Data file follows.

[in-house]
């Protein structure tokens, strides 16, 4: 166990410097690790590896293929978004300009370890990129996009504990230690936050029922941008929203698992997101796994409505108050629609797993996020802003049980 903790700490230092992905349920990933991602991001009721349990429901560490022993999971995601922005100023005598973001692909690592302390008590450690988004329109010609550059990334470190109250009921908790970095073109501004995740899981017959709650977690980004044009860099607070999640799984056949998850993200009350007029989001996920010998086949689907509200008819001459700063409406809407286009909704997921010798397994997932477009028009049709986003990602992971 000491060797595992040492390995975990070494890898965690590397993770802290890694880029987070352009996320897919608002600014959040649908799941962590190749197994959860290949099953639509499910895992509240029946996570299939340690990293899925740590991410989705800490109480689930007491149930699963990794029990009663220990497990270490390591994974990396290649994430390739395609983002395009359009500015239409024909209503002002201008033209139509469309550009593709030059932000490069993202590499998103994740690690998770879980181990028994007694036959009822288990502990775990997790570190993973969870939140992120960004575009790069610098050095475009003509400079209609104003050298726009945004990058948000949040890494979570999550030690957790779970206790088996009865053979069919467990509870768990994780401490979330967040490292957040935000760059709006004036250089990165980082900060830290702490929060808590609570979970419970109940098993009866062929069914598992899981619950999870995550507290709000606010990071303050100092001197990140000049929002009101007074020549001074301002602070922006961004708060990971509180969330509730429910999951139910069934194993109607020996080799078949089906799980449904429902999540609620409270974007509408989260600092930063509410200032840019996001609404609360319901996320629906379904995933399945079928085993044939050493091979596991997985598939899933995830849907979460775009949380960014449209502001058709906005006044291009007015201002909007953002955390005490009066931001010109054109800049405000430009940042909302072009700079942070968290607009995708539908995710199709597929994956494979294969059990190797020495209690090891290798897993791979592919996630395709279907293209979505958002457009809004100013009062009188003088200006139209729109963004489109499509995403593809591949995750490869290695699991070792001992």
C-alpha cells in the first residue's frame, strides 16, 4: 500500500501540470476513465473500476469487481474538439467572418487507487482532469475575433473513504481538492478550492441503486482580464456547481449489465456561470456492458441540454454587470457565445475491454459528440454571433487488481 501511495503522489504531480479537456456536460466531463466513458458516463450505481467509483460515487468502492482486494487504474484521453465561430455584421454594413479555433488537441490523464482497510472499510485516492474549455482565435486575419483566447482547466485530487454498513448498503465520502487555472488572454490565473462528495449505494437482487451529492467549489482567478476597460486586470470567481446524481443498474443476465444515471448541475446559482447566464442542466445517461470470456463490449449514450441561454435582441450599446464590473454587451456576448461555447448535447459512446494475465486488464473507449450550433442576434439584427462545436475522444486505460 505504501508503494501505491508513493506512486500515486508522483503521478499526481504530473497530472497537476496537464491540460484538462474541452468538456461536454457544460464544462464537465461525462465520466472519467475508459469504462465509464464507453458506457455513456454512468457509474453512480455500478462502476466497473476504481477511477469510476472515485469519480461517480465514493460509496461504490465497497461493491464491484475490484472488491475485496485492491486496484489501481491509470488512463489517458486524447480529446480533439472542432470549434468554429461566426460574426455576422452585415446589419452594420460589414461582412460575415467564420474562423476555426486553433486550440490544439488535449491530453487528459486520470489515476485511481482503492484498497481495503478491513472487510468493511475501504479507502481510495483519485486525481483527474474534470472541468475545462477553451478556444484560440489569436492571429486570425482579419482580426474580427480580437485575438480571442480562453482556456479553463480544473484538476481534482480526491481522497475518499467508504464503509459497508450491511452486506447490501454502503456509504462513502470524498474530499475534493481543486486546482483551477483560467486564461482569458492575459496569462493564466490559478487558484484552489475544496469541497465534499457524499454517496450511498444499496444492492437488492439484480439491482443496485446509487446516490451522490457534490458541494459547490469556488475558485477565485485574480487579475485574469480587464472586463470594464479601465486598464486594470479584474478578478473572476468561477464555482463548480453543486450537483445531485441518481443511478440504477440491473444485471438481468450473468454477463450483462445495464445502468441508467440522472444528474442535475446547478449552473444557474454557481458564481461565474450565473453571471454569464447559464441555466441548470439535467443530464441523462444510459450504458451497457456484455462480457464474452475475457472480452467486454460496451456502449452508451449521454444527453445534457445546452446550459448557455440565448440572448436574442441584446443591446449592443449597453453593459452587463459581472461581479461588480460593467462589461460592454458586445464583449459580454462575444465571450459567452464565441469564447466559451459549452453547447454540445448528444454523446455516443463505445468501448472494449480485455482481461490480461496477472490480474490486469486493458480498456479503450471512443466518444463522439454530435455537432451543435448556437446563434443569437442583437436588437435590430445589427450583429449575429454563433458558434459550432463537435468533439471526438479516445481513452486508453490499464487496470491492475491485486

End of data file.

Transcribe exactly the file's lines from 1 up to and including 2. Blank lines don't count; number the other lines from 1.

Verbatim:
[in-house]
């Protein structure tokens, strides 16, 4: 166990410097690790590896293929978004300009370890990129996009504990230690936050029922941008929203698992997101796994409505108050629609797993996020802003049980 903790700490230092992905349920990933991602991001009721349990429901560490022993999971995601922005100023005598973001692909690592302390008590450690988004329109010609550059990334470190109250009921908790970095073109501004995740899981017959709650977690980004044009860099607070999640799984056949998850993200009350007029989001996920010998086949689907509200008819001459700063409406809407286009909704997921010798397994997932477009028009049709986003990602992971 000491060797595992040492390995975990070494890898965690590397993770802290890694880029987070352009996320897919608002600014959040649908799941962590190749197994959860290949099953639509499910895992509240029946996570299939340690990293899925740590991410989705800490109480689930007491149930699963990794029990009663220990497990270490390591994974990396290649994430390739395609983002395009359009500015239409024909209503002002201008033209139509469309550009593709030059932000490069993202590499998103994740690690998770879980181990028994007694036959009822288990502990775990997790570190993973969870939140992120960004575009790069610098050095475009003509400079209609104003050298726009945004990058948000949040890494979570999550030690957790779970206790088996009865053979069919467990509870768990994780401490979330967040490292957040935000760059709006004036250089990165980082900060830290702490929060808590609570979970419970109940098993009866062929069914598992899981619950999870995550507290709000606010990071303050100092001197990140000049929002009101007074020549001074301002602070922006961004708060990971509180969330509730429910999951139910069934194993109607020996080799078949089906799980449904429902999540609620409270974007509408989260600092930063509410200032840019996001609404609360319901996320629906379904995933399945079928085993044939050493091979596991997985598939899933995830849907979460775009949380960014449209502001058709906005006044291009007015201002909007953002955390005490009066931001010109054109800049405000430009940042909302072009700079942070968290607009995708539908995710199709597929994956494979294969059990190797020495209690090891290798897993791979592919996630395709279907293209979505958002457009809004100013009062009188003088200006139209729109963004489109499509995403593809591949995750490869290695699991070792001992």